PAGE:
I had another long weekend ahead of me for Teacher's Day. Kanchanaburi is only about 2.5 hours by bus from Bangkok, so I thought it would be a nice place for a long weekend getaway. I was looking forward to visiting and hiking some gorgeous waterfalls just outside of the city. I really had only the slightest notion of the history of the town when the trip was planned.
Getting there was pretty seamless. Jamie and I took a taxi to the Sai Tai Mai bus terminal in Bangkok, paid 110 Baht for our ticket and within 30 minutes we were on our way. When we arrived we simply jumped into a songtow (pickup truck with benches in the back) which took us directly to our hotel. We stayed in a floating room right on the river, simple, but perfect. And you couldn't beat the view. Honestly, if we had done nothing more than relax on the porch and take in the view all weekend that would have been okay with me. The town actually had a bit of a night life, the main road running through town was lined with bars and peppered with these pop-up 10-baht whiskey spots. Our room was less than a 2 minute walk from the commotion, but on the river you couldn't hear a thing. It was so peaceful. That's not to say that we didn't partake in a night of libation. :)
We found out that the waterfalls and hiking were a 1.5 hour bus ride outside of town, and once we were in relaxation mode all of that just felt like a lot of work. Instead we decided to checkout what Kanchanaburi had to offer. We had both heard about the famed Bridge of the River Kwai, and it was only a 20 minute walk from our hotel, so we decided to give it a go. It's a pretty touristy spot at first glance, but as you get about half way across the bridge the crowd seems to dissipate, and you can take in the enormity of the structure. Its been rebuilt since its original construction in the 1940's, but there is still an air about the place that is heavy with devastation. We had taken a look at boat tours of the river from our hotel but they all seemed too expensive, at 700 Baht or more, so as we crossed the bridge we decided to check with a boating company ourselves. When I say boating company, I use the term very lightly. It was more like a sign next to an empty boat rack toting long boat rides with some sightseeing stops along the way. The woman told us it would be 700 baht for a boat, which again seemed too expensive, tho waay less than the 700 baht each we would have paid at the hotel, until a lovely Thai woman approached us and invited us to share her boat with her group of 4. So, between the 6 of us we got a long boat for about 140 baht each. Not so bad. The ride down the river was gorgeous. We got a new look at the bridge, visited a POW cemetery and got some more information about the history of the rail line, and did a little bit of hiking up to a temple/cave. It turned out to be a really wonderful day, and I am happy to have had the chance to take in a bit of the history of the country I am living in.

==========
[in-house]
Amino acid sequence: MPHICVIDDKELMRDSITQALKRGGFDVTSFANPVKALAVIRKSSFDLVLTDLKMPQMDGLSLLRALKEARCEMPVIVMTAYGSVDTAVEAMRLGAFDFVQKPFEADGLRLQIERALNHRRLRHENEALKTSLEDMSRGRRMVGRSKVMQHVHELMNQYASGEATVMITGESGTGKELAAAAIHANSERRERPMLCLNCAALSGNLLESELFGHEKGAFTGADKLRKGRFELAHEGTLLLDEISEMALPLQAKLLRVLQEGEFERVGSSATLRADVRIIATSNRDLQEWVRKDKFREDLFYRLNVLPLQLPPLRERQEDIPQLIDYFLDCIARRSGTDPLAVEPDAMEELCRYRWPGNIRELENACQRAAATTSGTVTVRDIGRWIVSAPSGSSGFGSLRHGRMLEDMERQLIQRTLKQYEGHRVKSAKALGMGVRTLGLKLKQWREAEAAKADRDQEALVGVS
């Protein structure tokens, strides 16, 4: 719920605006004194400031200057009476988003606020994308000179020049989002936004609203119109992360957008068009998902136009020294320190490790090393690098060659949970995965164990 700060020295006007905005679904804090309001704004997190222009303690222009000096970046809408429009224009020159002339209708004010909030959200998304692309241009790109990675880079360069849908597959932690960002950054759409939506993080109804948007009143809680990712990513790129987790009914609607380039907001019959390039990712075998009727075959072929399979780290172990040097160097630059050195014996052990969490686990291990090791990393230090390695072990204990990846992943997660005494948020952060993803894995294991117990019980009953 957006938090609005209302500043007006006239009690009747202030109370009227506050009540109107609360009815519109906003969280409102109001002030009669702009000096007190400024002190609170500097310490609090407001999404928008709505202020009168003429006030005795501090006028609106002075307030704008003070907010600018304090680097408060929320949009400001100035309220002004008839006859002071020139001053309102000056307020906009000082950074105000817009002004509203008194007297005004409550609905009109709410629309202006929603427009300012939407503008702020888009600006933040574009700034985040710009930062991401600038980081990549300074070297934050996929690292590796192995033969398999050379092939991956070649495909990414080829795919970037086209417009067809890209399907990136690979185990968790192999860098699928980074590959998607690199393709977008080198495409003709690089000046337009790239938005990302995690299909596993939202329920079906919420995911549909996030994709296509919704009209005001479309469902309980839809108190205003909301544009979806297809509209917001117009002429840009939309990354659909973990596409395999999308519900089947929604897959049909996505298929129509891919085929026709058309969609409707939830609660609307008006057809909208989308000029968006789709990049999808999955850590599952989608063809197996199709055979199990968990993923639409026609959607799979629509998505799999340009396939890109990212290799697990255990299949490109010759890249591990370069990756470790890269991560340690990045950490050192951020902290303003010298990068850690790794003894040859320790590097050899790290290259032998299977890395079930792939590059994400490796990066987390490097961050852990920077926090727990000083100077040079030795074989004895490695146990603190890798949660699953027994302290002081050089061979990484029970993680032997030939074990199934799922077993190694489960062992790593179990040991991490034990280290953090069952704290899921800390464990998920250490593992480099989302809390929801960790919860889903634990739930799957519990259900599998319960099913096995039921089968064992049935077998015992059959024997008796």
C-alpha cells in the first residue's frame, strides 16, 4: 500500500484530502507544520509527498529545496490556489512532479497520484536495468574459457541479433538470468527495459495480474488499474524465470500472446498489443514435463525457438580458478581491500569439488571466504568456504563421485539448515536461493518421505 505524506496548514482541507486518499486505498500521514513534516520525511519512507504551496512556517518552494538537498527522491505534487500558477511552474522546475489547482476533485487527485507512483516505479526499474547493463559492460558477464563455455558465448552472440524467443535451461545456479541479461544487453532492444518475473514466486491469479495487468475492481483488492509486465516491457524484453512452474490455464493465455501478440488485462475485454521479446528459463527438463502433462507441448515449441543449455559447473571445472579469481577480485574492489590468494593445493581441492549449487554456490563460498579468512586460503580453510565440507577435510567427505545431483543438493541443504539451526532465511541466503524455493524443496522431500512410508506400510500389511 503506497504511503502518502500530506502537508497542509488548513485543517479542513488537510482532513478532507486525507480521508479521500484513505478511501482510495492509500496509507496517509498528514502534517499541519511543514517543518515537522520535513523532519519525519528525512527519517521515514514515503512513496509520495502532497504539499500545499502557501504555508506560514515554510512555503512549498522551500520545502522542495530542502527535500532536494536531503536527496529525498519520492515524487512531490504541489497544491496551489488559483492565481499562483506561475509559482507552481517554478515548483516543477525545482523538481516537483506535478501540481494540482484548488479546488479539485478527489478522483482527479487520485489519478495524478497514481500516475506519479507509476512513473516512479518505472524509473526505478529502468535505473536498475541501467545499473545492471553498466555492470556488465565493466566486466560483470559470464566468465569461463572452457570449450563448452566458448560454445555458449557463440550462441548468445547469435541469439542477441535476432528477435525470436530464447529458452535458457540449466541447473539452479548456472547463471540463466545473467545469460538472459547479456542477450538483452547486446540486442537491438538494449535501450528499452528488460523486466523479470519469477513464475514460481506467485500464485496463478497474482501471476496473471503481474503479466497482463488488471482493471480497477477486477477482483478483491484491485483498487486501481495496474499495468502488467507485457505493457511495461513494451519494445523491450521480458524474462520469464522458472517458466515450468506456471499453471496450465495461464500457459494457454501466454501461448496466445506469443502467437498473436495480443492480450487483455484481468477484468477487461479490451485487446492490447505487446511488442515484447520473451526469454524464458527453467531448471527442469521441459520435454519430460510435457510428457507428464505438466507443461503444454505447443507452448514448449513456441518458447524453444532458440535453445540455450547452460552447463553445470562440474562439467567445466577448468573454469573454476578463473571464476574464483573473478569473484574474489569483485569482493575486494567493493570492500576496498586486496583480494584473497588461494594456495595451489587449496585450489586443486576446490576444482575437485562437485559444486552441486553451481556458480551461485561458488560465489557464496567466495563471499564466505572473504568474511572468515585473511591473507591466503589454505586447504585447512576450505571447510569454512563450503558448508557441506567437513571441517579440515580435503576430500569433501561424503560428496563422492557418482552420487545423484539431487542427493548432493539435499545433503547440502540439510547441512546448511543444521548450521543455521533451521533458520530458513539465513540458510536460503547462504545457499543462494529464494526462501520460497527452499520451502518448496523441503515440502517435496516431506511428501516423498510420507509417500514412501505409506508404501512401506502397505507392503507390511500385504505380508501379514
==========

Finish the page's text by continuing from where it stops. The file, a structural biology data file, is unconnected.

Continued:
Aside from that we sepnt a whole lot of time relaxing, which was exactly what I needed out of my long weekend. Kanchanburi is a beautiful little town, filled with friendly people, and I am looking forward to going back soon, this time to check out the waterfalls, because they do sound magical.
I should mention that our ride home was not nearly as seamless. Instead of the general "safety" of a songtow, we took a motor bike with a metal seating attachment back to the bus station. During the short trip we were cut off by a songtow driver and then nearly had our cart run straight into the back of a Mercedes when our driver was not paying attention. Our bus back was also a little sketchy and much slower, but we arrived safe and sound.